The de Blasio administration says it has forced some of the city’s worst landlords to make repairs by invoking a decades-old law.
Back in May, the city said it would stop paying rent for public assistance recipients living in the so-called “Dirty Dozen,” 12 buildings that had more than 2,000 violations, including leaks, mold and broken windows. The Spiegel Law allows the city to do this if conditions are considered “dangerous, hazardous or detrimental to life and health.”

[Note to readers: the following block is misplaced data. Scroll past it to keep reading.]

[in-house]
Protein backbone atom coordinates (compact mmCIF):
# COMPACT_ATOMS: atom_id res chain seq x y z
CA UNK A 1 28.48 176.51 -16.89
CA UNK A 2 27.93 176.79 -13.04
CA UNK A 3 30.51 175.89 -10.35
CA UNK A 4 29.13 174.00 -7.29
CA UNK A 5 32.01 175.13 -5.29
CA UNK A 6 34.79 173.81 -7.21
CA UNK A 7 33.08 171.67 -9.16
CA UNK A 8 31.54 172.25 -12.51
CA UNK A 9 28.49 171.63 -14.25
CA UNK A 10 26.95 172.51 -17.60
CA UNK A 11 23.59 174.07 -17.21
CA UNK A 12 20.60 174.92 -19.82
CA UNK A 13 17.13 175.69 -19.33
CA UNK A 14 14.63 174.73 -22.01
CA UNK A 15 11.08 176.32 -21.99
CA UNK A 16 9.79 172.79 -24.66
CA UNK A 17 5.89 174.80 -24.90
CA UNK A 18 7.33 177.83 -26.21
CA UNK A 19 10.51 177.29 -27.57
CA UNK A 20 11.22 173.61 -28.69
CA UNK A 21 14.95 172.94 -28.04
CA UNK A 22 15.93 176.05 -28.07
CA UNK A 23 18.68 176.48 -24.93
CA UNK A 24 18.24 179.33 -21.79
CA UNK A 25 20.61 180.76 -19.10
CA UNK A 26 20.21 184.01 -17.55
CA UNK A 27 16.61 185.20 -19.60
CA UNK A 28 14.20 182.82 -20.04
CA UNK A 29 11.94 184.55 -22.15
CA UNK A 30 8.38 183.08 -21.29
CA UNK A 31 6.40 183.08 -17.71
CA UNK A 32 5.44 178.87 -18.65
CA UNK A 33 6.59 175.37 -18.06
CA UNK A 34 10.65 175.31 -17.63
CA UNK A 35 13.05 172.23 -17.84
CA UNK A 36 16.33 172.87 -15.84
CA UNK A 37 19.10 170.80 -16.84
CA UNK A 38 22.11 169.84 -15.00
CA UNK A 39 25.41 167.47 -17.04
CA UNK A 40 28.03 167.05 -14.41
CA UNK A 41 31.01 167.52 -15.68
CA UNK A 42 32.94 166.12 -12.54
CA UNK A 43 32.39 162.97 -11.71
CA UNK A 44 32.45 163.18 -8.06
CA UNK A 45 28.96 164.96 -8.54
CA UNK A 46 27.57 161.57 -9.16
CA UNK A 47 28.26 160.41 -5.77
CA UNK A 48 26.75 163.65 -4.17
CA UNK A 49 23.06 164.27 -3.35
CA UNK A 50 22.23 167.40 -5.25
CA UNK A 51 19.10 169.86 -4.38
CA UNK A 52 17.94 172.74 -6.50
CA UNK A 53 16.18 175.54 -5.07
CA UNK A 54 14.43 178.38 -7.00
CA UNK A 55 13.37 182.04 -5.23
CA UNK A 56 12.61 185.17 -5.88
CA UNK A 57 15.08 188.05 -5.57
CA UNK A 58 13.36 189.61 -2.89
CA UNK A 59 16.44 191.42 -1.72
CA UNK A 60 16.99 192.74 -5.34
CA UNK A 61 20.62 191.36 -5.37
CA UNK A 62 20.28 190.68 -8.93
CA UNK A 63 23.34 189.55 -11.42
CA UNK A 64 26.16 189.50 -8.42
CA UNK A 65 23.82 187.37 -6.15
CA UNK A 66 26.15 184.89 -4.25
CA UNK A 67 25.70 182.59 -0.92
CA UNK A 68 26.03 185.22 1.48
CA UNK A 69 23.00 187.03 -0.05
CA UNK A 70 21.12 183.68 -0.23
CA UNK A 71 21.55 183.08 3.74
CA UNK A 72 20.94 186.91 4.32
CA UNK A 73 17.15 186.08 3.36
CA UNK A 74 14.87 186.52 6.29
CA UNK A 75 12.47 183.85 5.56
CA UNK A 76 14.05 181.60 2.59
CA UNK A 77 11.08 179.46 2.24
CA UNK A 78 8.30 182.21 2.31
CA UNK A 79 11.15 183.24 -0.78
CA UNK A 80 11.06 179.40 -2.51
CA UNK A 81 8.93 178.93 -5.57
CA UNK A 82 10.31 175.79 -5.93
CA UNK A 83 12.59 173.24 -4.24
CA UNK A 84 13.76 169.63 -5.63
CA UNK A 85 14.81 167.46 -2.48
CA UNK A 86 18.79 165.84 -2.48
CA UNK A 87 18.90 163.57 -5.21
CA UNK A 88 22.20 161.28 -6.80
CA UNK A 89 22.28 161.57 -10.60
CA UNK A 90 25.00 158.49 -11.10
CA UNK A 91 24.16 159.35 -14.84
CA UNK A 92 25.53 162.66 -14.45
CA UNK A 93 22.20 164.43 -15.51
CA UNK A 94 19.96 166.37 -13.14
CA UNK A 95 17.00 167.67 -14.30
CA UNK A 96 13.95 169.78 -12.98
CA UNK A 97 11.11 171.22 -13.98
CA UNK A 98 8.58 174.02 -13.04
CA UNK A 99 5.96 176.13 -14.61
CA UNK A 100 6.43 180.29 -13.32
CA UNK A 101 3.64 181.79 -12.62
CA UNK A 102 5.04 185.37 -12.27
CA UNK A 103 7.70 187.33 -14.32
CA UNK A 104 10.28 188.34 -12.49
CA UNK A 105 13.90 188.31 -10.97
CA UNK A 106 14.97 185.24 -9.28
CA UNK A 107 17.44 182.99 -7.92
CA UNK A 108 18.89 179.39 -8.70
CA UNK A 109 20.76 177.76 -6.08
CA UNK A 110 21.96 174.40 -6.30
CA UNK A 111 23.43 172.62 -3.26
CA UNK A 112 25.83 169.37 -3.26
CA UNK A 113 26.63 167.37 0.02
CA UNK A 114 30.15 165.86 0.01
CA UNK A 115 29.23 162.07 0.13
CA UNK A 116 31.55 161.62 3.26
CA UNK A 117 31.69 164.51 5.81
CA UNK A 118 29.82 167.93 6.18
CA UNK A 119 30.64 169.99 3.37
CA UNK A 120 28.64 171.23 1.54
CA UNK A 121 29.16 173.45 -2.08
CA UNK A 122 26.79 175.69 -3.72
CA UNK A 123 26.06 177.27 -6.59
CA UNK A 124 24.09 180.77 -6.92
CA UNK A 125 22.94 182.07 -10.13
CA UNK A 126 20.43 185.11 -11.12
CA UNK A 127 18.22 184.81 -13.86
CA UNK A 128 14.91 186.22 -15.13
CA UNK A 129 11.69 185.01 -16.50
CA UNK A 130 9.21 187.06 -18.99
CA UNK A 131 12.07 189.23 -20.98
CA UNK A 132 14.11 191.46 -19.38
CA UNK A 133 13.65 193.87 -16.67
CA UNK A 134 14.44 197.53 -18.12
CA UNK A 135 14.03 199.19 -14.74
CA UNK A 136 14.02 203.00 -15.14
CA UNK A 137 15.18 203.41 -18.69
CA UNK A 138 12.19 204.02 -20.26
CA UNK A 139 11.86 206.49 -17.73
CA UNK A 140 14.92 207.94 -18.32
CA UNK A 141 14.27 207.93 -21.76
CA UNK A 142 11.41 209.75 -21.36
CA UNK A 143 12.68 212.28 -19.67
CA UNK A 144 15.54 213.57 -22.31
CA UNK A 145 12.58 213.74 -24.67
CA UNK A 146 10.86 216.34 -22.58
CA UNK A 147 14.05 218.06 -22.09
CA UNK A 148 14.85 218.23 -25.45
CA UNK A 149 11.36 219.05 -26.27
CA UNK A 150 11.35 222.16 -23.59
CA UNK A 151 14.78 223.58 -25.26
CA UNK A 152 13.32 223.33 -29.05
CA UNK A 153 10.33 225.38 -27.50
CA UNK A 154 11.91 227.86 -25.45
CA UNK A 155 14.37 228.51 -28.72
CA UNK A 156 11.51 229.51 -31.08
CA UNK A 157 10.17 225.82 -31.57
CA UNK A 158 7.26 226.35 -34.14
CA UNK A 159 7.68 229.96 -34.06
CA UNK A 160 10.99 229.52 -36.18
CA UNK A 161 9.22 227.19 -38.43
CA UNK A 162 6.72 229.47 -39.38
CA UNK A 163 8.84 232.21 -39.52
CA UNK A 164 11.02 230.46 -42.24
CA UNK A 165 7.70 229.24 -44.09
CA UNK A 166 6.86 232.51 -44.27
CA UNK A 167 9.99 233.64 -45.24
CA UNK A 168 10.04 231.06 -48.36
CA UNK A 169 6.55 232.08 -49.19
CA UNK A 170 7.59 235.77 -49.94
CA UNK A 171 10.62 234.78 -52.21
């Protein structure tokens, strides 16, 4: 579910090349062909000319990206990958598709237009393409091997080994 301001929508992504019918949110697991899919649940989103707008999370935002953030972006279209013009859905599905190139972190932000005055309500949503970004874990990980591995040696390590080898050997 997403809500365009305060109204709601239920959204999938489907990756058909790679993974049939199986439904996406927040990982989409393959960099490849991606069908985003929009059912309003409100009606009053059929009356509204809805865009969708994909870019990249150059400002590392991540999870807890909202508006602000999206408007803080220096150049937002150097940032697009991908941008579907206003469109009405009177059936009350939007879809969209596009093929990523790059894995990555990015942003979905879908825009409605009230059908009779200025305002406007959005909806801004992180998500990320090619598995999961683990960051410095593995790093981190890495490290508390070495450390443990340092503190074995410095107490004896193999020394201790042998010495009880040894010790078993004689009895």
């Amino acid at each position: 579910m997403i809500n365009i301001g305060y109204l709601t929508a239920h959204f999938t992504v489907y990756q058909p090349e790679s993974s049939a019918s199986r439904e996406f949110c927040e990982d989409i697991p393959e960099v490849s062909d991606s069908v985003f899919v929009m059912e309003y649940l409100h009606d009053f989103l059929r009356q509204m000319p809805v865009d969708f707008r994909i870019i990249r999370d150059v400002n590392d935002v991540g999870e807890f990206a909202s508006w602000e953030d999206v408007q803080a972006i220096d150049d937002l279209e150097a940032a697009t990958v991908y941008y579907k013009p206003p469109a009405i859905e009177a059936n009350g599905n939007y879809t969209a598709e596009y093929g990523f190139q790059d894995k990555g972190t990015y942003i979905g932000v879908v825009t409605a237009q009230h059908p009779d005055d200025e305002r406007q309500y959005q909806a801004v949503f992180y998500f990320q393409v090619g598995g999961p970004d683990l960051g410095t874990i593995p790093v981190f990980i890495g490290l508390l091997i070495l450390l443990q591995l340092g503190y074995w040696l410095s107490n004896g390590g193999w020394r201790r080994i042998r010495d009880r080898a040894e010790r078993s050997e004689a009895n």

“The tool worked because in 10 of the 12 buildings the conditions were addressed; substantial numbers of violations were corrected right away,” said Steven Banks, Social Services Commissioner.
The city plans to deliver on its promise and begin withholding rent payments, around $5,000 a month, in the remaining two buildings in Manhattan and the Bronx, where repairs haven’t been made.